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Like many good things in life, the inspiration for Bottle Biology arose unexpectedly — in this case from a pile of autumn leaves. While raking his garden, Paul Williams, a professor of Plant Pathology at the University of Wisconsin-Madison, asked himself what might be going on in the middle of the large compost pile he was creating. Why not put some of the leaves in an empty soda bottle and watch them to find out, he wondered. The result: The Decomposition Column and the beginning of Bottle Biology.

Hands-on, eyes-on, noses-on, mouths-on, minds-on: If you combine science with a soda bottle, what do you get? Two liter soda pop bottles orbiting Earth with NASA, might be one result. But did you know you can use bottles to create an ecosystem, explore the concept of niche, and model a lakeshore? You may have made a tornado in a bottle but have you used bottles to pickle your own cabbage? Have you made a bottle microscope, a bottle timer or bottle tweezers?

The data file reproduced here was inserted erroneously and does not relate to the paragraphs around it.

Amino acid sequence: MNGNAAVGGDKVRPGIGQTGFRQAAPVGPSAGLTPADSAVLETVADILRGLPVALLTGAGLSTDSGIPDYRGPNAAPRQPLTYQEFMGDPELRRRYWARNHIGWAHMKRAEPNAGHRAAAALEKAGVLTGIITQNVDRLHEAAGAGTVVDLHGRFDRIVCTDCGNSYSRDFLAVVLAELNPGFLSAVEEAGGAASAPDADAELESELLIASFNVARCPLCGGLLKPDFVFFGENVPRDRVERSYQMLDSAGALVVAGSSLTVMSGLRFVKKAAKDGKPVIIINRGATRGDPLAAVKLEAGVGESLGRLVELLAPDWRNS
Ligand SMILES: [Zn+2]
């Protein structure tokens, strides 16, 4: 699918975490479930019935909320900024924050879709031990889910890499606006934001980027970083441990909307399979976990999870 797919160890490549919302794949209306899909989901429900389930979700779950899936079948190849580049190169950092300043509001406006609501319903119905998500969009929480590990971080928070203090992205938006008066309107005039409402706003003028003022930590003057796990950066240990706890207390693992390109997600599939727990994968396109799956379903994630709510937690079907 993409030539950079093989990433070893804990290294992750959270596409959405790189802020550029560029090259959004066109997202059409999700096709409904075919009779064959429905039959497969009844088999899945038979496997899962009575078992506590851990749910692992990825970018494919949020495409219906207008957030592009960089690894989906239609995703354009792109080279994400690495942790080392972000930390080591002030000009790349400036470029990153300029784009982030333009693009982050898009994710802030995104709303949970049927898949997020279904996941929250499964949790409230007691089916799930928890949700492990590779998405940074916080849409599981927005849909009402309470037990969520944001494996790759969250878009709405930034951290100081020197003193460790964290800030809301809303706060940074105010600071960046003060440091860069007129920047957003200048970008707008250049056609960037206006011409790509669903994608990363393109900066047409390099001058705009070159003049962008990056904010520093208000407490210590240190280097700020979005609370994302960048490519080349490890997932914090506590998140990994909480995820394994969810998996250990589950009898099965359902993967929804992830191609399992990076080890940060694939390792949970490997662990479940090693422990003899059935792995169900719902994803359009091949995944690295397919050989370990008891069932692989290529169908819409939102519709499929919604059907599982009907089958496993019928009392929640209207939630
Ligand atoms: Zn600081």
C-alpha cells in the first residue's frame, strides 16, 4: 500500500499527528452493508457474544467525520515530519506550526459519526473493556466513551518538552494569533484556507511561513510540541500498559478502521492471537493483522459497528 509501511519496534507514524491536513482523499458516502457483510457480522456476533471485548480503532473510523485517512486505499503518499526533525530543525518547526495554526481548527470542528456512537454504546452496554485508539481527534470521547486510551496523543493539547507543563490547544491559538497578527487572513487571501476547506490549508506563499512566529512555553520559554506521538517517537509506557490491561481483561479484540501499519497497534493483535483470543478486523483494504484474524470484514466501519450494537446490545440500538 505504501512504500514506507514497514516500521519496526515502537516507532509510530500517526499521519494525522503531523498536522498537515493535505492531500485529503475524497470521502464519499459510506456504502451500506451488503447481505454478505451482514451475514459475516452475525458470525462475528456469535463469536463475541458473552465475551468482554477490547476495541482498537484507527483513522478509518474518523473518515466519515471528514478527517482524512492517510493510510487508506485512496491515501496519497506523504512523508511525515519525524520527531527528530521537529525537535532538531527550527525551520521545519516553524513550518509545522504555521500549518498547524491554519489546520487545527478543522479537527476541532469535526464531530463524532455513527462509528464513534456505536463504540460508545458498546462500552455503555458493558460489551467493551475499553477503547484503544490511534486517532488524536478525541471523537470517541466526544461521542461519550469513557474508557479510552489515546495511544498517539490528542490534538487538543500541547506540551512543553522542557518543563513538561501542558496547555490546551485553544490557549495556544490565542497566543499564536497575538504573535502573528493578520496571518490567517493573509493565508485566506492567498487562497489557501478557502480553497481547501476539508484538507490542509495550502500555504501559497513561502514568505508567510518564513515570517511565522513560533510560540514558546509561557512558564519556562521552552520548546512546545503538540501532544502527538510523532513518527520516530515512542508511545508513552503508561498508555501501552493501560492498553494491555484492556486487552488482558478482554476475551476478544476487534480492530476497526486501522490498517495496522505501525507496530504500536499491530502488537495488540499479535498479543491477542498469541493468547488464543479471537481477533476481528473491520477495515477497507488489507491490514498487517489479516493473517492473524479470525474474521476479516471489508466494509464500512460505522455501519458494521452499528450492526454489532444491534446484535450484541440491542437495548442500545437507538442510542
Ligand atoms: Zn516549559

This website is full of ways you can use recyclable containers to learn and teach about science and the environment. The projects on this website promote science as a tool everyone can use to explore the world. These explorations can be integrated with history, art, music and other creative endeavors.

Out of the trash, into the classroom: You'll find the inexpensive materials you need for Bottle Biology in your trash can, backyard, supermarket, neighborhood park and recycling center.


National Science Foundation   Bottle Biology, an instructional materials development program, was funded by a grant from the National Science Foundation administered by the University of Wisconsin-Madison.   Wisconsin Fast Plants